Q8 If you are like me, you are constantly looking for new ideas and ways to do things to improve your knowledge and skills. What are some of the exciting, or meaningful learning you embarked on this summer? What were your biggest takeaways? How will you use this new information in your classroom?https://flipgrid.com/021b90
Tonight I saw a post sharing Aaron Hogan's challenge to get to know students, see question 2. This got me thinking about other challenges that we should post for ourselves and others to continue improving our practice and doing what is best for students.
I don't know that I did a great job of framing the challenges to be questions or conversational pieces, but hopefully people will see the challenge and discuss their ideas about the value of the challenge and how this can impact education.
I do have a question where you can share your own challenges for public education and hopefully we will delve into a conversation about the ideas you share that challenge our thinking and our actions.
I am still working on how to do flipgrid for our chat, we tried a couple weeks ago but I think late notice led to a very small group participating oh and it was the week of the 4th of July, so yeah that might have had something to do with it. But I think the idea of responding to questions using video responses is a powerful way to engage in the learning.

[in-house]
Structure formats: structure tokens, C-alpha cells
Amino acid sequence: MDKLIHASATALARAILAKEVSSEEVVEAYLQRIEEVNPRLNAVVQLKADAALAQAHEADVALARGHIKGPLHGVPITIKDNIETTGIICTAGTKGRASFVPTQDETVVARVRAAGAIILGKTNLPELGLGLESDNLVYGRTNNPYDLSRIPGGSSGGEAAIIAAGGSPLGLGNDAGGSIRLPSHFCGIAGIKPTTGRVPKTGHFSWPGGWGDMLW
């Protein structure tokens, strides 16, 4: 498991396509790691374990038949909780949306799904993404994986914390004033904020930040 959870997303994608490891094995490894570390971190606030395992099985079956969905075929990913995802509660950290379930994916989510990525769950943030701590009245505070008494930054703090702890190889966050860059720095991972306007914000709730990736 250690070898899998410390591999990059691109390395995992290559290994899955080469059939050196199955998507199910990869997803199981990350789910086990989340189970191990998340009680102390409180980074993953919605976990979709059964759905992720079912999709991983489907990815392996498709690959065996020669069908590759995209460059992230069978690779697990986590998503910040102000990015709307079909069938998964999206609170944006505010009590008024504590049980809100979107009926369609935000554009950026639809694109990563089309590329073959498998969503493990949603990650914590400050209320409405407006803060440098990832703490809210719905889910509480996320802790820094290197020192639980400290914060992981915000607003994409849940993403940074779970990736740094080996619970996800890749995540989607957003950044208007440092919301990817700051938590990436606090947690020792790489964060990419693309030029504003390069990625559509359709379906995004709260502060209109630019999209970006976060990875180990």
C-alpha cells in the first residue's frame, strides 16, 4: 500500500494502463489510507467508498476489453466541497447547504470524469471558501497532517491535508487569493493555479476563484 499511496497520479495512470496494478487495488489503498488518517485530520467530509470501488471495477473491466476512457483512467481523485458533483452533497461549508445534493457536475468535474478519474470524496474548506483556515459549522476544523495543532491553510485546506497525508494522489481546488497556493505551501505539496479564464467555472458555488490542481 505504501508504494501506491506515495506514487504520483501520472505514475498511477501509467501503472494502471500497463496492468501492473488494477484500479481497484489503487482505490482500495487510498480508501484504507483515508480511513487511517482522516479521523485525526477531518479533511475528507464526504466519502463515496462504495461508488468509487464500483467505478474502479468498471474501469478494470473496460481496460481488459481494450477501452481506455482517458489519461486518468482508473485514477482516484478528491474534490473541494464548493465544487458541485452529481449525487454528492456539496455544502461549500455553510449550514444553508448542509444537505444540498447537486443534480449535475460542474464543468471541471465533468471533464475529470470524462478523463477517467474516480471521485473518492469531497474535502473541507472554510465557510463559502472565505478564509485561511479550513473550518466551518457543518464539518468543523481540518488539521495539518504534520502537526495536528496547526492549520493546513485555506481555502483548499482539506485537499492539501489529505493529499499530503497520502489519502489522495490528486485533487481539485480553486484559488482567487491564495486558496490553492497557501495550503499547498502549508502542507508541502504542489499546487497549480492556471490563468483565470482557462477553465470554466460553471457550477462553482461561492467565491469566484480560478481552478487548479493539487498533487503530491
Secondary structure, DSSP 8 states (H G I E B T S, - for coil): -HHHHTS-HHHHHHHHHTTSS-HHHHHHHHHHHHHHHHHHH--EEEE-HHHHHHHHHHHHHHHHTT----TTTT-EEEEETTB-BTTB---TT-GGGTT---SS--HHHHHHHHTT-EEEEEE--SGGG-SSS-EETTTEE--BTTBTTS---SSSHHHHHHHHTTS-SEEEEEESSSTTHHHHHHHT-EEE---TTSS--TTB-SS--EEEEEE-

Here are some challenges to get us moving forward.
You probably saw the news headline, but if not, here is the horrible news: Ben Brazeau, leader of the #SSTLAP crew, has been kidnapped! The ransom note mentioned a series of digital locks that must be opened in order to free Ben from his captors - and we only have an hour to solve the clues. It’s imperative to open the locks, or Ben will not be able to fulfill his summer plans - celebrate the 4th of July, go on a family vacation, attend his beloved Packers’ training camp, read some of his favorite PD books, or see an upcoming summer blockbuster. Plus, #sstlap will cease to exist, crushing the collective soul of the greatest crew of social studies teachers on the planet. Braz got the ball rolling years ago by resuming the chat, and we need to keep it going. Free @Braz74!
20% Time Questions
June 22, 2017
#sstlap 6 PT
Guest Host @scottmpetri
Overview: Genius Hour is an inquiry-driven, passion-based classroom strategy designed to excite and engage students through the unrestrained joy of learning. Many teachers accomplish this by setting aside time in their weekly classroom schedules when students are able to learn about and create whatever they want, unencumbered by teacher control (Krebs & Zvi, 2016). Join High School teachers Scott Petri (History) and Holly Avdul (English) as they chat about implementing Genius Hour.
:07 Q1 How well will your department/school leadership buy into the concept of 20% time?
:14 Q2 How do you think parents will buy-into the concept of Genius Hour?
:21 Q3 Where can you scale back on content delivery so that your students can participate in 20% time?
:28 Q4 How are you planning to help your students develop inquiry questions for their Genius Hour project?
:35 Q5 How do you help students realize their intellectual gifts so that they can become high performers?
:42 Q6 What challenges do you anticipate as you shift to supporting students along an independent course of inquiry?
:48 Q7 What was the biggest “A-Ha” moment you had in devoting Genius Hour to your students this past year?
:54 Q8 What advice would you give to a teacher pursuing Genius Hour aka 20% time for the first time?
Social Science Genius Hour
Write something about yourself. No need to be fancy, just an overview.